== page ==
President Obama has vetoed the Keystone XL pipeline.
However, his reason seems a bit nit-picky.
The White House said Obama doesn’t necessarily oppose the pipeline, but he opposes the process that delivered the bill to his desk.
The pipeline is supposed to ship oil produced from Canadian tar sands through the middle of the United States, ending up in ports along the Texas Gulf Coast. It then will be shipped overseas. Proponents of the bill say it will create jobs and will help ensure that the world’s supply of oil remains high, thus helping ensue cheaper prices for the oil around the world.
Although I do support the pipeline, the president’s veto makes a modicum of sense.
He thinks an environmental study process should have been allowed to run its course. Congress short-circuited that process — which includes a complete review by the State Department.
“Through this bill, the United States Congress attempts to circumvent longstanding and proven processes for determining whether or not building and operating a cross-border pipeline serves the national interest,” the veto message said.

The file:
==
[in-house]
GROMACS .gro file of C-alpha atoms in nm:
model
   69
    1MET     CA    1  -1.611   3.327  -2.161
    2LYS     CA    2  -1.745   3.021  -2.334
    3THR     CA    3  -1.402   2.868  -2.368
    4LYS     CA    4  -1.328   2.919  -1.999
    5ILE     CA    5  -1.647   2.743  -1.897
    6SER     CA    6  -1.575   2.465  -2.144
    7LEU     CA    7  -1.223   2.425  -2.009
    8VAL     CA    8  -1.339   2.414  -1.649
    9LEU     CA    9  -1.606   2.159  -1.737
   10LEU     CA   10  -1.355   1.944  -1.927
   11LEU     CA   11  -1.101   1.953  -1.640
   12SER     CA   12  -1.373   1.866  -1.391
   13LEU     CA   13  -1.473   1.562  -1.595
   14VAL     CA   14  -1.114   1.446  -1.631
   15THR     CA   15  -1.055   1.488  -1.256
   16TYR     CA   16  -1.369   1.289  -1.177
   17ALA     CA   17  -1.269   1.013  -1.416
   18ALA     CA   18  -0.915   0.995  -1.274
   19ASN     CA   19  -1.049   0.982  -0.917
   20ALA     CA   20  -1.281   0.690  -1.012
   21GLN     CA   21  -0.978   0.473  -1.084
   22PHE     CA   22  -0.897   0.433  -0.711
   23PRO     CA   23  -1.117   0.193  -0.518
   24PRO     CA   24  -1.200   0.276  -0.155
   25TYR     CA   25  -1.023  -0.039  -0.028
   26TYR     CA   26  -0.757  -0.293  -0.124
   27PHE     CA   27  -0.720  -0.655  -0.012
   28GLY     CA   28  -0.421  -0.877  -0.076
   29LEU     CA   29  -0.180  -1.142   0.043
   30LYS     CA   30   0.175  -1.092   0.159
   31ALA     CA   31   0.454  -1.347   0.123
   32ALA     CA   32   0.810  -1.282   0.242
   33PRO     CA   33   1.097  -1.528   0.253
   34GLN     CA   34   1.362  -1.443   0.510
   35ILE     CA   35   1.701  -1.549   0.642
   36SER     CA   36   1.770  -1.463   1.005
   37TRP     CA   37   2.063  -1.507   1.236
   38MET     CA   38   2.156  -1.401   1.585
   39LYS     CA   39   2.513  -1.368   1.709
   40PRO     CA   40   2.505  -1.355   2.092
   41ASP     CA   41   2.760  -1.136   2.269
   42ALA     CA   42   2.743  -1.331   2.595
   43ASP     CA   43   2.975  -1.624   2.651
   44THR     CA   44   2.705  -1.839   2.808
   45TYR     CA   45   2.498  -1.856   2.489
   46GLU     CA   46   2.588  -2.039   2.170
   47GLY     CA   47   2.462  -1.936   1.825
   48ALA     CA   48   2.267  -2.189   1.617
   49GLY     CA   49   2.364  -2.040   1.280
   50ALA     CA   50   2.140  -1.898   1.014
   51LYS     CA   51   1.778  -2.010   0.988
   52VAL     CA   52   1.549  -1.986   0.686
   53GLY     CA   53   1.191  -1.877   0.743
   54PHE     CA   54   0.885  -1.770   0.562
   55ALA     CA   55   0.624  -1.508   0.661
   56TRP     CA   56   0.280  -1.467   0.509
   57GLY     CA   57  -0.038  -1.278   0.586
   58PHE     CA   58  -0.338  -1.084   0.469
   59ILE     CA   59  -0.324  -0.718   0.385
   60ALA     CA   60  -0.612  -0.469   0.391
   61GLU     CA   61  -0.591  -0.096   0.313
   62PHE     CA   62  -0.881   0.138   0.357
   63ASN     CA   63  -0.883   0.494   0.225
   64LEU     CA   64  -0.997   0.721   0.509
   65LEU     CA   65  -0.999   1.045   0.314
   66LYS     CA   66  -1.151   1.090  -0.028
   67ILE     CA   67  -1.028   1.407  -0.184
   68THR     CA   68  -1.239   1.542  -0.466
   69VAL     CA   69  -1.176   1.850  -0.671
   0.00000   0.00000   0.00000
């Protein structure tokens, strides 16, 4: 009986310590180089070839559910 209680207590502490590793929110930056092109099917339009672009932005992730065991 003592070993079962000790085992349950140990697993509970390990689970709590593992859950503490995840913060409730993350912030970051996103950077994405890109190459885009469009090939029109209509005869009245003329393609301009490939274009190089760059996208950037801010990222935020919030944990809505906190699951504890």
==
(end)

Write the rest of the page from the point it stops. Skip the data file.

As Bloomberg News reported: “White House press secretary Josh Earnest said Obama’s rejection was strictly about the legislation and not the project. It’s ‘certainly possible’ that Obama would eventually approve the pipeline once a State Department review is completed, he said, without giving a timetable.
“’The president will keep an open mind,’ Earnest said, repeating past administration language.”
The White House said the review is part of an intricate longstanding process that’s been honored over many years. Congress’s decision to fast-track the pipeline didn’t allow a thorough review of the total impact of the project.
Perhaps the State Department can complete its review in relatively short order, deliver its findings to Capitol Hill and the White House — and then we can go through this legislative process all over again.
Let’s do it the right way.